About Aerosols

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Before you left home this morning, you probably reached for an aerosol container to apply shaving cream or hair spray. When you get home this evening, you may use a low-cholesterol cooking spray or an aerosol-cleaning product. Americans now use more than 1,500 kinds of aerosol products at home and at work.

The aerosol container is a sophisticated, high-technology package in which a product - household cleaners, disinfectant, deodorant, insect repellent, paint and hundreds of others - is dispensed under pressure to create a spray or foam. The aerosol package is designed to let you buy what you need, store it for use when you need it, and apply it quickly and cleanly. And, like so many other things that have become a part of our everyday lives, it's easy to take for granted.

Myths And Misperceptions

According to a 1991 Roper poll commissioned by S. C. Johnson & Son, a majority of Americans - about 86 percent - think that the aerosol industry is allowed to use chlorofluorocarbon (CFC) propellants in its products. The truth is, aerosol manufacturers in the United States are now allowed to use, and don't use, CFC propellants

The aerosol industry began phasing out CFCs in the mid-1970s. The U. S. Environmental Protection Agency issued regulations prohibiting the use of CFC propellants. Several other countries have banned CFC use as well, including Canada, Great Britain, Australia, and Mexico. Today, more than 99 percent of the consumer aerosol products produced in this country do not contain CFC propellants. The few that do - less than one percent, mostly asthma inhalers and some medications - do so with government approval.

How An Aerosol Works

The aerosol package is a self-contained dispensing system with three main elements:

The product is a blend of active ingredients, like soap or disinfectant; inert (or inactive) ingredients, like water; and propellant.

The propellant is a gaseous compound which pushes the product out of the container and produces a spray or foam. In most cases, the propellant also acts as a solvent to keep the product at the proper strength. In the United States, the most common propellants are naturally occurring hydrocarbons. A few products, about 10 percent of today's aerosols, use compressed gasses like carbon dioxide and nitrous oxide as propellants.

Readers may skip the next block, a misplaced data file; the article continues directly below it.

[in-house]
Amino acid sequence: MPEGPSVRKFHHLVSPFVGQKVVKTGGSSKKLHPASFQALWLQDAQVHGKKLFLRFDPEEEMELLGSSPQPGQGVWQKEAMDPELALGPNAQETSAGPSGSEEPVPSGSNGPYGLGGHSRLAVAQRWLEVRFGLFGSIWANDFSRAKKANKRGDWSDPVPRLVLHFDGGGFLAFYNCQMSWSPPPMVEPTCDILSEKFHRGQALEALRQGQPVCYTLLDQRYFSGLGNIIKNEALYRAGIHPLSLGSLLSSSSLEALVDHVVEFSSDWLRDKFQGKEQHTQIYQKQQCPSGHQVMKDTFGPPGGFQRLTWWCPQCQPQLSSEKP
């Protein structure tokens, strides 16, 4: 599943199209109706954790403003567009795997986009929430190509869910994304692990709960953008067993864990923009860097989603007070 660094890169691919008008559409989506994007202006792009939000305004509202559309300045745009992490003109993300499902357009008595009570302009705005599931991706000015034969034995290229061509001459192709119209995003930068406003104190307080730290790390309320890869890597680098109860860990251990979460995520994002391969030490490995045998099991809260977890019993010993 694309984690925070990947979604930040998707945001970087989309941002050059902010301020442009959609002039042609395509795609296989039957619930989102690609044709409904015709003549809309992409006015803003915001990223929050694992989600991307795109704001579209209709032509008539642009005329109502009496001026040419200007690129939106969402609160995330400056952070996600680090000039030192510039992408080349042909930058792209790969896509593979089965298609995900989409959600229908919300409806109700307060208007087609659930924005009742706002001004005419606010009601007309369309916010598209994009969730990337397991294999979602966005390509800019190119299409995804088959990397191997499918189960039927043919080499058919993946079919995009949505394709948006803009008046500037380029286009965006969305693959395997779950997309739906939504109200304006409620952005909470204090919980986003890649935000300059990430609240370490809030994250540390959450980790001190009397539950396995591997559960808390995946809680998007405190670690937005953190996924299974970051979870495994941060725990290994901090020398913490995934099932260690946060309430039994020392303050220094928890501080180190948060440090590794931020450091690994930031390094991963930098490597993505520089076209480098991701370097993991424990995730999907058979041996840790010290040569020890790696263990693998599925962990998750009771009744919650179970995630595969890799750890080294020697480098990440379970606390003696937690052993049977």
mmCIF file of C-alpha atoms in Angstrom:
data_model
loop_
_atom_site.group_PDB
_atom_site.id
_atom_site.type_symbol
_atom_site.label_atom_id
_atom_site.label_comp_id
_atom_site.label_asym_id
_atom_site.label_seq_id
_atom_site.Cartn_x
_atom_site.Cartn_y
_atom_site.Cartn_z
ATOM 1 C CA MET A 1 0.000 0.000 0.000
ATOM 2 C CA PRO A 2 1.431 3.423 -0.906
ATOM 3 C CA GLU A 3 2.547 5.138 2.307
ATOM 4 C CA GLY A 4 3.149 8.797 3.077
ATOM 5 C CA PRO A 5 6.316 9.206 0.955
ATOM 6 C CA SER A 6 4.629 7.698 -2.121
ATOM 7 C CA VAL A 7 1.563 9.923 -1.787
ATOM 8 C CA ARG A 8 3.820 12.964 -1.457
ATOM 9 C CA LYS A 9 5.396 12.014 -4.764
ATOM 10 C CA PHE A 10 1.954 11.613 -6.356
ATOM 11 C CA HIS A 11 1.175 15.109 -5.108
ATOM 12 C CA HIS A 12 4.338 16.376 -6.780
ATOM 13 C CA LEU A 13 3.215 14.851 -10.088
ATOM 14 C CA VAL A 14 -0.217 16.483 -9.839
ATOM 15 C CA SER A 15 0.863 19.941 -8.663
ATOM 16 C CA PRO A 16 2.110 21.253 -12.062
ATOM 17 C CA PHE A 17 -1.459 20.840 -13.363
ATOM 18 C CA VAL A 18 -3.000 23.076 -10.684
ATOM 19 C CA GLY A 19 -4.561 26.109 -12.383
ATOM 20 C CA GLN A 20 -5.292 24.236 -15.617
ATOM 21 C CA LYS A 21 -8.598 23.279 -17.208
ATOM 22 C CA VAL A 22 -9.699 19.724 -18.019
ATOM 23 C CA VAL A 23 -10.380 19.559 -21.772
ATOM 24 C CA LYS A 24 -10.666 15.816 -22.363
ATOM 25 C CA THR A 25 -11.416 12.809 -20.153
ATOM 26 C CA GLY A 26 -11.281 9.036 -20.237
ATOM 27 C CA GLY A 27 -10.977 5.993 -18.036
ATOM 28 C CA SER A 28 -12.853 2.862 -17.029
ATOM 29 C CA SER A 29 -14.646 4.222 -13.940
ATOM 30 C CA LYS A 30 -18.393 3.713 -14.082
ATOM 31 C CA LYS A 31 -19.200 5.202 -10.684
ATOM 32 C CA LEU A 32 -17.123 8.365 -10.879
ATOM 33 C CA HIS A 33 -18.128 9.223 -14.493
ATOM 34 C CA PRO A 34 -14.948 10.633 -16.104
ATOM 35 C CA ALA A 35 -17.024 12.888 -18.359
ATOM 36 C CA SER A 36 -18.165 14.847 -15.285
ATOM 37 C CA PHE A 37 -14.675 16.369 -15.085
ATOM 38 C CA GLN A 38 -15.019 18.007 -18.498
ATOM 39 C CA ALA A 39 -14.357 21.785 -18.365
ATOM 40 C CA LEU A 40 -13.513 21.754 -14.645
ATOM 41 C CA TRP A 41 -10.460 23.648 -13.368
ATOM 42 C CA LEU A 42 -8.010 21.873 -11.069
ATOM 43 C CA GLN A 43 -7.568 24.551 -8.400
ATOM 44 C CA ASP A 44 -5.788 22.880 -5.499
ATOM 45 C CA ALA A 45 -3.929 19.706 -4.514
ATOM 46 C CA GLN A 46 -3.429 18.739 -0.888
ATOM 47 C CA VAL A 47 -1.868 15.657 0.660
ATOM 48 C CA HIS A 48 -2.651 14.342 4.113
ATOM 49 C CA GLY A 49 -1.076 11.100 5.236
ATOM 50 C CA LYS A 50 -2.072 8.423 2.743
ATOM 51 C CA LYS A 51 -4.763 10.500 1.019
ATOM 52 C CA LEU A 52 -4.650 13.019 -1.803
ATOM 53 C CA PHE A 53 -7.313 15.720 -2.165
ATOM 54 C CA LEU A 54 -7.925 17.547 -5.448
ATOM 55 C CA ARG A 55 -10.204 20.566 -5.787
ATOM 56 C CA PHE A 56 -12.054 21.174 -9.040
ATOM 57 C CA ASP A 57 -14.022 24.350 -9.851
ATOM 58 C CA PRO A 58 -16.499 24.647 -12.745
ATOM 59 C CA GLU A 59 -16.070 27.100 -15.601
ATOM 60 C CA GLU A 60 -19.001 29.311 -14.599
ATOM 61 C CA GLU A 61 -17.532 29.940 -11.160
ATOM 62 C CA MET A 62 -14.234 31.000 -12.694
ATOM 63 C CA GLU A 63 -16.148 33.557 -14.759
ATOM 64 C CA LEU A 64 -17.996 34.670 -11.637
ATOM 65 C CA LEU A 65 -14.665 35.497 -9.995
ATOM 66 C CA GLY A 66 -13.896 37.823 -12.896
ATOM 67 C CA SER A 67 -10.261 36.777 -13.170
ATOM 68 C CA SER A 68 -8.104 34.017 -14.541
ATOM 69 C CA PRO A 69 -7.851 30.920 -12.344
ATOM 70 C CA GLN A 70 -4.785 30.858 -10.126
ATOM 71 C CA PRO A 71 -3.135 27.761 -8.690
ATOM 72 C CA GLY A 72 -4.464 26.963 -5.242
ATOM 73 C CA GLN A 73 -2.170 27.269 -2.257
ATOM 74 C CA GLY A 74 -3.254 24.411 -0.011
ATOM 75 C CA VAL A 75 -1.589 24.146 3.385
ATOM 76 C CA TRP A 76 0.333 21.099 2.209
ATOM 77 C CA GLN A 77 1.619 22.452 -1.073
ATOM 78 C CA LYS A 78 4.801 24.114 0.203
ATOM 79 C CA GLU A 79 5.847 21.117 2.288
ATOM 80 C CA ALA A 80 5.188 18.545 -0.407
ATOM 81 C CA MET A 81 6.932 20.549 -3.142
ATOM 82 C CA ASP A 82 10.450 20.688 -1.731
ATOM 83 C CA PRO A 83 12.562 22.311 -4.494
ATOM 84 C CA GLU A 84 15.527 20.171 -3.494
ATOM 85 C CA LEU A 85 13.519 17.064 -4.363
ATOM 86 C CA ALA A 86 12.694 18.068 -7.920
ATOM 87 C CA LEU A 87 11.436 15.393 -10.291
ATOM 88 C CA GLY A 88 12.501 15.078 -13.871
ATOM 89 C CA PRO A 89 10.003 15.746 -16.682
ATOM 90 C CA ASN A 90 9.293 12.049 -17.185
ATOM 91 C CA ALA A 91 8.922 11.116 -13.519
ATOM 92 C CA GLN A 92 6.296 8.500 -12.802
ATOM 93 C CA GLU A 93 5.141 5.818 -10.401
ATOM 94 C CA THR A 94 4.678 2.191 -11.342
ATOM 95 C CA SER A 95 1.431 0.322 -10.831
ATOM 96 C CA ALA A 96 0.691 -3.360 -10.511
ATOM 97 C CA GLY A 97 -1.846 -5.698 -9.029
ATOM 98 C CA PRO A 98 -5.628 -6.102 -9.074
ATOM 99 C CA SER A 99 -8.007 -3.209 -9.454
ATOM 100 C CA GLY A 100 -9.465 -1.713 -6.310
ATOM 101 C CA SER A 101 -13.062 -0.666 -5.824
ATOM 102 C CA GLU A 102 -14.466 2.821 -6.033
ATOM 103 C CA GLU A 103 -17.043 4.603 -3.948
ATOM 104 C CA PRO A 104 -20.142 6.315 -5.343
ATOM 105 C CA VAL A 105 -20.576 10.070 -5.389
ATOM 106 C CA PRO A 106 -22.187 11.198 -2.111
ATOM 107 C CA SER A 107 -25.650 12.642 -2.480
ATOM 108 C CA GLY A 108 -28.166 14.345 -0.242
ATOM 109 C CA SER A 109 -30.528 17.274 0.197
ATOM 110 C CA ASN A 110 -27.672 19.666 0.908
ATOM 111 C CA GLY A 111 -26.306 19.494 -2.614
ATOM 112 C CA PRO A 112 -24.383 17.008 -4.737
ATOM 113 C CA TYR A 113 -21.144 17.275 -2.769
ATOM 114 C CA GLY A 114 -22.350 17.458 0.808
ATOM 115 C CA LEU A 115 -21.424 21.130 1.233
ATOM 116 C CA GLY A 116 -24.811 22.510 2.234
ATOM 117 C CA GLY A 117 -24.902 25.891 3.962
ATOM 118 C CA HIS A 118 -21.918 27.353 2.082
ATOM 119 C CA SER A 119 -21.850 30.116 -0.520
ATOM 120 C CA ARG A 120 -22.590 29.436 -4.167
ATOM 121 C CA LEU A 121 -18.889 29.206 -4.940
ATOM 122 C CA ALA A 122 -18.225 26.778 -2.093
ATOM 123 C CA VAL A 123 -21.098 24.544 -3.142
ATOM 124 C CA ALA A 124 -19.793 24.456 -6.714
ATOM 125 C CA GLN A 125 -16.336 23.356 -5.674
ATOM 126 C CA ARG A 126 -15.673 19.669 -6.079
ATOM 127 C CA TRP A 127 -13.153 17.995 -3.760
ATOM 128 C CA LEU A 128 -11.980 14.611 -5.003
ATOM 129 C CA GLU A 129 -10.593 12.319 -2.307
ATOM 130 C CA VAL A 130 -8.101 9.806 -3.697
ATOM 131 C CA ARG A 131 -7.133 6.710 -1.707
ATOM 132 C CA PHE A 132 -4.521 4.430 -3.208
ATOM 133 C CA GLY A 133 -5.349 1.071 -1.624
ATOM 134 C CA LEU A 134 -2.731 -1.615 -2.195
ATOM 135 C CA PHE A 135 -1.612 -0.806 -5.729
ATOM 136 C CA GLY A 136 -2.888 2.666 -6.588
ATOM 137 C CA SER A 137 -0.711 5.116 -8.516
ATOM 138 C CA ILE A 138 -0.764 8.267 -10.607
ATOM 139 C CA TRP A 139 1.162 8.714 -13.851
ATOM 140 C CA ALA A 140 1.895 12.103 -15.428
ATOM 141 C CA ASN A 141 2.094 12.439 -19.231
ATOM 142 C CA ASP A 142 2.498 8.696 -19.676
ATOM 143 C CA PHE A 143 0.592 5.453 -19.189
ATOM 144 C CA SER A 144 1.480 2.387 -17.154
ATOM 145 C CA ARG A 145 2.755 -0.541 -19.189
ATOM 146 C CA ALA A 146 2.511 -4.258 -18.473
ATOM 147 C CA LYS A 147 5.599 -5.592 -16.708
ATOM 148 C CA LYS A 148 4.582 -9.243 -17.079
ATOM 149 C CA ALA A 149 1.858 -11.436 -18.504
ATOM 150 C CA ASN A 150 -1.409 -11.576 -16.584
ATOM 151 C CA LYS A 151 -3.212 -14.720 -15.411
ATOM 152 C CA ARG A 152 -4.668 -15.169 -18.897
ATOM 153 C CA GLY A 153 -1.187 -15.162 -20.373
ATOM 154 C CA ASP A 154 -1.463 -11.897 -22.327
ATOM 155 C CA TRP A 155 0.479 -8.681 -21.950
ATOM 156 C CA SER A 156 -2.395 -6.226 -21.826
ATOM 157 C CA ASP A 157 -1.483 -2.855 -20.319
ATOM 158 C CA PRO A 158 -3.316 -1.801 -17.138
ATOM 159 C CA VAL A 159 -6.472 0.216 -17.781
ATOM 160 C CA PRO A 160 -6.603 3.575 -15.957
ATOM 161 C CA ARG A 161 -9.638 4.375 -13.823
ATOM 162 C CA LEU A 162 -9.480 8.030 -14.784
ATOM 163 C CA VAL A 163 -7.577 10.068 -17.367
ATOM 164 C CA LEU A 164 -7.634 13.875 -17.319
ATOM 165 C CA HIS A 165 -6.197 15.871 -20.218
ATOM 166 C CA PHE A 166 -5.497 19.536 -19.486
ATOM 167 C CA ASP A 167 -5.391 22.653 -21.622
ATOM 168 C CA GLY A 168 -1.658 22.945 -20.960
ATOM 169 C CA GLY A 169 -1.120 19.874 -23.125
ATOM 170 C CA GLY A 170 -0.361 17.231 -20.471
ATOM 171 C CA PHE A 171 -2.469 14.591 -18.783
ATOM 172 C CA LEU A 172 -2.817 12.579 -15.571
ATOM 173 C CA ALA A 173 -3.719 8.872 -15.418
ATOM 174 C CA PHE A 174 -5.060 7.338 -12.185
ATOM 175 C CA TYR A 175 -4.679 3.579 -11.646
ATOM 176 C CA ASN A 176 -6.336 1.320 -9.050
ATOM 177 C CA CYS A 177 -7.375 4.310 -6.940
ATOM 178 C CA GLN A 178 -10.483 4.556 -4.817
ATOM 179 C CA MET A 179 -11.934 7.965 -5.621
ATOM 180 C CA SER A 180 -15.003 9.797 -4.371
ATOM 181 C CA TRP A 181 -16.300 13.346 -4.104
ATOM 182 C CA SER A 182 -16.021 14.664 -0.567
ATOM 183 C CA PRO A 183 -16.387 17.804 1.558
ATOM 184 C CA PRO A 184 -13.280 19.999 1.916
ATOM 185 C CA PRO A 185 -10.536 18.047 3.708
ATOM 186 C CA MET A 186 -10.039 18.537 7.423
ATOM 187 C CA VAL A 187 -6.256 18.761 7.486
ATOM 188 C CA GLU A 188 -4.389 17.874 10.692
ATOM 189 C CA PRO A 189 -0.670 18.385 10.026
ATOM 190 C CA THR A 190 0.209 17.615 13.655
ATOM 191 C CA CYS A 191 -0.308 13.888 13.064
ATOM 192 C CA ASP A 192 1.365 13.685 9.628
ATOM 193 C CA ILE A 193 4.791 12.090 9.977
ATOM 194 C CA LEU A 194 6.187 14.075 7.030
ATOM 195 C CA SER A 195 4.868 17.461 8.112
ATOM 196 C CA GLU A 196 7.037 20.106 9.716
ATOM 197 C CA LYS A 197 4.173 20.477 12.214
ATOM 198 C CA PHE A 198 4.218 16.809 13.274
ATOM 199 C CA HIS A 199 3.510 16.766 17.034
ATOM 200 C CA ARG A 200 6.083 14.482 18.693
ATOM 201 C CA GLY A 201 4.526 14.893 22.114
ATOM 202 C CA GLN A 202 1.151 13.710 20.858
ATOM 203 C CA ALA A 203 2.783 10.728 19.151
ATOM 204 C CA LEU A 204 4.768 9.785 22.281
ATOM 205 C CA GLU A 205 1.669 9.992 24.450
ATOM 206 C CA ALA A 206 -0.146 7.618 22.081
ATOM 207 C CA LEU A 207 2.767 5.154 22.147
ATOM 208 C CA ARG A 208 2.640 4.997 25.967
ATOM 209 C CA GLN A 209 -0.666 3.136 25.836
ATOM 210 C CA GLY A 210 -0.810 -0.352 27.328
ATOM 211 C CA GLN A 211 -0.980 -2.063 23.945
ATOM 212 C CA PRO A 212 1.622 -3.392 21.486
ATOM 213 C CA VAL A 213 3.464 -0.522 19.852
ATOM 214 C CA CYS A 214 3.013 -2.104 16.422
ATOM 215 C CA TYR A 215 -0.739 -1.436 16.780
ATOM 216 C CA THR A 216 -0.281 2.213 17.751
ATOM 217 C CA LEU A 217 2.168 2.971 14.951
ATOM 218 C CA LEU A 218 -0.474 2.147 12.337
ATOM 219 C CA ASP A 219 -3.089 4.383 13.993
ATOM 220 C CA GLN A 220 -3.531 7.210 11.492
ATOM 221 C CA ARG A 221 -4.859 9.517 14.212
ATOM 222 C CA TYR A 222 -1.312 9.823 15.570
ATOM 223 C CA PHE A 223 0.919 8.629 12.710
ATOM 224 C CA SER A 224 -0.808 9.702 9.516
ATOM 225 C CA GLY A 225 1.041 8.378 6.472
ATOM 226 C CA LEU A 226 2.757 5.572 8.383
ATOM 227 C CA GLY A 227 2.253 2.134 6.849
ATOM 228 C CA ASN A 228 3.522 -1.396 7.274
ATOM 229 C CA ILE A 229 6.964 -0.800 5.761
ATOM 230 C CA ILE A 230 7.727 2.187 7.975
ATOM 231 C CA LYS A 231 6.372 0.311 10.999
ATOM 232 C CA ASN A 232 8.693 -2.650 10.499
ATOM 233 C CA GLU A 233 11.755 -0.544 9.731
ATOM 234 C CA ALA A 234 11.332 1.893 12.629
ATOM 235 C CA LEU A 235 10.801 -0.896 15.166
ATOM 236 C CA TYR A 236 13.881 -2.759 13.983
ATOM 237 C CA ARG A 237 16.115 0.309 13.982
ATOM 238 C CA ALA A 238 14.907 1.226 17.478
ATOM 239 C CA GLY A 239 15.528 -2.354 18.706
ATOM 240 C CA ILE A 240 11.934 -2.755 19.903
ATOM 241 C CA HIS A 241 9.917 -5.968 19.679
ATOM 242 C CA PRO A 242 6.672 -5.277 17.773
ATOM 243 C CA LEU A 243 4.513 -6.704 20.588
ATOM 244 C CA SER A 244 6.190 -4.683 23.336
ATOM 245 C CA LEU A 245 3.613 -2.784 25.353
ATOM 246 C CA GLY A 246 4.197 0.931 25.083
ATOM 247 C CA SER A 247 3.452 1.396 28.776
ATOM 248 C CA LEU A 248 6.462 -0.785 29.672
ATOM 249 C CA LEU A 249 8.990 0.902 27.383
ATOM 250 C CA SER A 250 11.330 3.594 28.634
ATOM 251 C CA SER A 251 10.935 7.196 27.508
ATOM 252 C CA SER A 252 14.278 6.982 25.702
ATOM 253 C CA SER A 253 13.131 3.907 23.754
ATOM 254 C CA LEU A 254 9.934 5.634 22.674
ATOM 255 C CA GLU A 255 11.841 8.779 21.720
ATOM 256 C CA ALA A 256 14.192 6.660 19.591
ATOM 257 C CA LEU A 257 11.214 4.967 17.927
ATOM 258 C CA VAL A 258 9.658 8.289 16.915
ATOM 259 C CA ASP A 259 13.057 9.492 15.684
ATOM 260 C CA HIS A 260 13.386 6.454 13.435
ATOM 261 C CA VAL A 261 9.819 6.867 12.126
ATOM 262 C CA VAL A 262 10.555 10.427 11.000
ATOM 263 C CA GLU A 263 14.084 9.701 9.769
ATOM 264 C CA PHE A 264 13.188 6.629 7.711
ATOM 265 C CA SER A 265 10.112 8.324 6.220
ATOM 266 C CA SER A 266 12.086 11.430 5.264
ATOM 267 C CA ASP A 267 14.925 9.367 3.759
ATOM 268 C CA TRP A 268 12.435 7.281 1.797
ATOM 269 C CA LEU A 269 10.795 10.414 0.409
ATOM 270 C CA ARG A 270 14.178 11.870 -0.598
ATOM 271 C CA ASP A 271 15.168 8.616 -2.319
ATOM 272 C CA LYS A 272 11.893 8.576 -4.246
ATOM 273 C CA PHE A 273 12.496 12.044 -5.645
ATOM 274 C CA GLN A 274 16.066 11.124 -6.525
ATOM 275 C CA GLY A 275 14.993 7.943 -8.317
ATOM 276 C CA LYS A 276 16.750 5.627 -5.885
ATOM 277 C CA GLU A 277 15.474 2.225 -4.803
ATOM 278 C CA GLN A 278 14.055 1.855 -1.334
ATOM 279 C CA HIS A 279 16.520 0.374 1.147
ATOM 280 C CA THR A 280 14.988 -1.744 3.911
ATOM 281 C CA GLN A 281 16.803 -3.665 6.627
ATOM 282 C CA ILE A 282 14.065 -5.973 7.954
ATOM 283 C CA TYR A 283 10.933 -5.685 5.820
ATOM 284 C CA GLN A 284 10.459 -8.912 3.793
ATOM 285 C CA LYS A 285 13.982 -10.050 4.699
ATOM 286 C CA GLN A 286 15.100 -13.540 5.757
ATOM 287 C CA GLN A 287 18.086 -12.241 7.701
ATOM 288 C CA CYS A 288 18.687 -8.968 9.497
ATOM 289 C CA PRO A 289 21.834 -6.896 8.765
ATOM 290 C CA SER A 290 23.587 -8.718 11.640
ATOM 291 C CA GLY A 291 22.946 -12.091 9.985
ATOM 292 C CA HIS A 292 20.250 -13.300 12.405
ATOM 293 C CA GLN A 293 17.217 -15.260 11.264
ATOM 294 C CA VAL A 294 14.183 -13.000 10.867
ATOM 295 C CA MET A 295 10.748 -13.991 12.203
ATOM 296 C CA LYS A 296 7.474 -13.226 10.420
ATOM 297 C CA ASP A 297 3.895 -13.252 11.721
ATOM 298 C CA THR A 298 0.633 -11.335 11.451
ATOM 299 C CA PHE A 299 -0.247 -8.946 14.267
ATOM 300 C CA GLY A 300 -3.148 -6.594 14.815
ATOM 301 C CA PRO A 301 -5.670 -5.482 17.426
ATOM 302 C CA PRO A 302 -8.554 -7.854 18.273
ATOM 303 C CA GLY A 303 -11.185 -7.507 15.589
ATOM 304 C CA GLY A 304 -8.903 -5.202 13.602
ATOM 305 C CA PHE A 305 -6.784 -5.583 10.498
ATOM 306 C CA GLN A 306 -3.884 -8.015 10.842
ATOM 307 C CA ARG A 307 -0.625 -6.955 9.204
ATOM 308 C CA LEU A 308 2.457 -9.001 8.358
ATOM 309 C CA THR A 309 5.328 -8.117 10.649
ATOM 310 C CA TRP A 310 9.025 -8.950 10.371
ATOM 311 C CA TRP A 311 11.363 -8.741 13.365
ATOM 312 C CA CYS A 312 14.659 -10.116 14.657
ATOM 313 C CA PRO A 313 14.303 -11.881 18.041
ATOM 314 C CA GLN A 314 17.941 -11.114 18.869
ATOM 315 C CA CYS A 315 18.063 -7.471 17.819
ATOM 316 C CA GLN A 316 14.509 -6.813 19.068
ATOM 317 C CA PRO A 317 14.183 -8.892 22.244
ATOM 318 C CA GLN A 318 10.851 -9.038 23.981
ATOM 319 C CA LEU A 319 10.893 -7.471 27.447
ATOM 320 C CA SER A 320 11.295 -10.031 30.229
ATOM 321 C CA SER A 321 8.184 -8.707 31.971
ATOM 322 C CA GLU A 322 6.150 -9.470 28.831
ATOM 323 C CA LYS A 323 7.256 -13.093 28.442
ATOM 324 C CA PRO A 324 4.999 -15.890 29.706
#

The final element is the container, which is usually a steel or aluminum can. The leak-proof can protects the product from contamination and evaporation.

All of these pieces work together based on simple scientific principles. An aerosol package is an air-tight, pressurized container. Pressing the actuator button opens the valve. Since the pressure outside the can is less than the pressure inside, the propellant expands, pushing the product up the dip tube and out through the valve. This system allows the product to be applied in a variety of ways; in a fine mist, a metered spray delivering just the right amount, a foam, or even a long-distance spray.

Safety And Disposal

Like most household or personal care products, aerosols are not hazardous when handled and disposed of properly. Reading and following the instructions printed on the label will ensure proper and safe use. The label instructions are there for your protection. The best way to dispose of an empty aerosol container is to recycle it. Most aerosol cans are made of steel, and can be recycled like any other empty steel cans. A growing number of communities accept empty aerosol cans together with other metal containers; check with your local recycling coordinator, however, before putting any material in your recycling bin. Be sure to use the product up, and then put the container in the trash with your other solid waste if recycling is not available.

Aerosols Work For You

Fifty years ago during World War II, scientists at the U. S. Department of Agriculture created the first aerosol spray to protect soldiers in the South Pacific from disease-carrying insects. Those backpack canisters were large and hard to handle, but the spray was effective. Today, thanks to improved technology, light-weight, low-pressure sprays can be found in hundreds of different sizes and shapes. From purse-sized breath atomizers to family-sized bathroom cleaners, aerosol products can be found in almost every home and workplace, providing products that improve our health, comfort and quality of life.

Because they are effective and easy to use, aerosol products are something we all take for granted. But that's the way it should be - aerosols are designed to be part of our everyday lives.
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